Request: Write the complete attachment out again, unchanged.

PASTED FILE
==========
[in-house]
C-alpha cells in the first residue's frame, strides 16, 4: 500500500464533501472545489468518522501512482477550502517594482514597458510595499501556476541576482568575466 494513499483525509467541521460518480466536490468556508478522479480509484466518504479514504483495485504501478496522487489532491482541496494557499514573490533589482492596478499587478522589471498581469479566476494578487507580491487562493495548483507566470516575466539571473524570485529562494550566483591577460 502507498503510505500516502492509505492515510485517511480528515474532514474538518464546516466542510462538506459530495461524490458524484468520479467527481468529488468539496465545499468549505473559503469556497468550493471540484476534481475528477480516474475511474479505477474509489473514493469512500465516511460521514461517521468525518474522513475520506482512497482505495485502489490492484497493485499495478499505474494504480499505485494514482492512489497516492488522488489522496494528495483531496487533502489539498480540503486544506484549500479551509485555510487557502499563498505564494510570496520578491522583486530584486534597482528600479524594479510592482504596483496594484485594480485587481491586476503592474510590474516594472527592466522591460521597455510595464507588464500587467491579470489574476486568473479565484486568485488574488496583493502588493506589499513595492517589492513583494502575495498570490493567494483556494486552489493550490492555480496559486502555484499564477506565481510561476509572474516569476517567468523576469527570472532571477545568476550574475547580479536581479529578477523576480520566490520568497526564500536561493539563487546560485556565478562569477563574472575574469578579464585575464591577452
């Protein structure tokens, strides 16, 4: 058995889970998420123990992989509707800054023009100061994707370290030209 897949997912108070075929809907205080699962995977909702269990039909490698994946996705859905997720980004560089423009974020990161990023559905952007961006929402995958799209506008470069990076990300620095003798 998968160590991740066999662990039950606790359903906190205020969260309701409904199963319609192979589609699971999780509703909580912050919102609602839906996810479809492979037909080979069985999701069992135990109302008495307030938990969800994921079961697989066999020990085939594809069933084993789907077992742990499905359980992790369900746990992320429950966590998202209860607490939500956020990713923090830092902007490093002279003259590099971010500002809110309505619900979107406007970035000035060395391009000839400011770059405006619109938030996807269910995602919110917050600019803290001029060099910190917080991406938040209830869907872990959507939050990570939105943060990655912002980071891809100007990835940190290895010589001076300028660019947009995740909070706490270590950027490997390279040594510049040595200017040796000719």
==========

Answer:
[in-house]
C-alpha cells in the first residue's frame, strides 16, 4: 500500500464533501472545489468518522501512482477550502517594482514597458510595499501556476541576482568575466 494513499483525509467541521460518480466536490468556508478522479480509484466518504479514504483495485504501478496522487489532491482541496494557499514573490533589482492596478499587478522589471498581469479566476494578487507580491487562493495548483507566470516575466539571473524570485529562494550566483591577460 502507498503510505500516502492509505492515510485517511480528515474532514474538518464546516466542510462538506459530495461524490458524484468520479467527481468529488468539496465545499468549505473559503469556497468550493471540484476534481475528477480516474475511474479505477474509489473514493469512500465516511460521514461517521468525518474522513475520506482512497482505495485502489490492484497493485499495478499505474494504480499505485494514482492512489497516492488522488489522496494528495483531496487533502489539498480540503486544506484549500479551509485555510487557502499563498505564494510570496520578491522583486530584486534597482528600479524594479510592482504596483496594484485594480485587481491586476503592474510590474516594472527592466522591460521597455510595464507588464500587467491579470489574476486568473479565484486568485488574488496583493502588493506589499513595492517589492513583494502575495498570490493567494483556494486552489493550490492555480496559486502555484499564477506565481510561476509572474516569476517567468523576469527570472532571477545568476550574475547580479536581479529578477523576480520566490520568497526564500536561493539563487546560485556565478562569477563574472575574469578579464585575464591577452
């Protein structure tokens, strides 16, 4: 058995889970998420123990992989509707800054023009100061994707370290030209 897949997912108070075929809907205080699962995977909702269990039909490698994946996705859905997720980004560089423009974020990161990023559905952007961006929402995958799209506008470069990076990300620095003798 998968160590991740066999662990039950606790359903906190205020969260309701409904199963319609192979589609699971999780509703909580912050919102609602839906996810479809492979037909080979069985999701069992135990109302008495307030938990969800994921079961697989066999020990085939594809069933084993789907077992742990499905359980992790369900746990992320429950966590998202209860607490939500956020990713923090830092902007490093002279003259590099971010500002809110309505619900979107406007970035000035060395391009000839400011770059405006619109938030996807269910995602919110917050600019803290001029060099910190917080991406938040209830869907872990959507939050990570939105943060990655912002980071891809100007990835940190290895010589001076300028660019947009995740909070706490270590950027490997390279040594510049040595200017040796000719």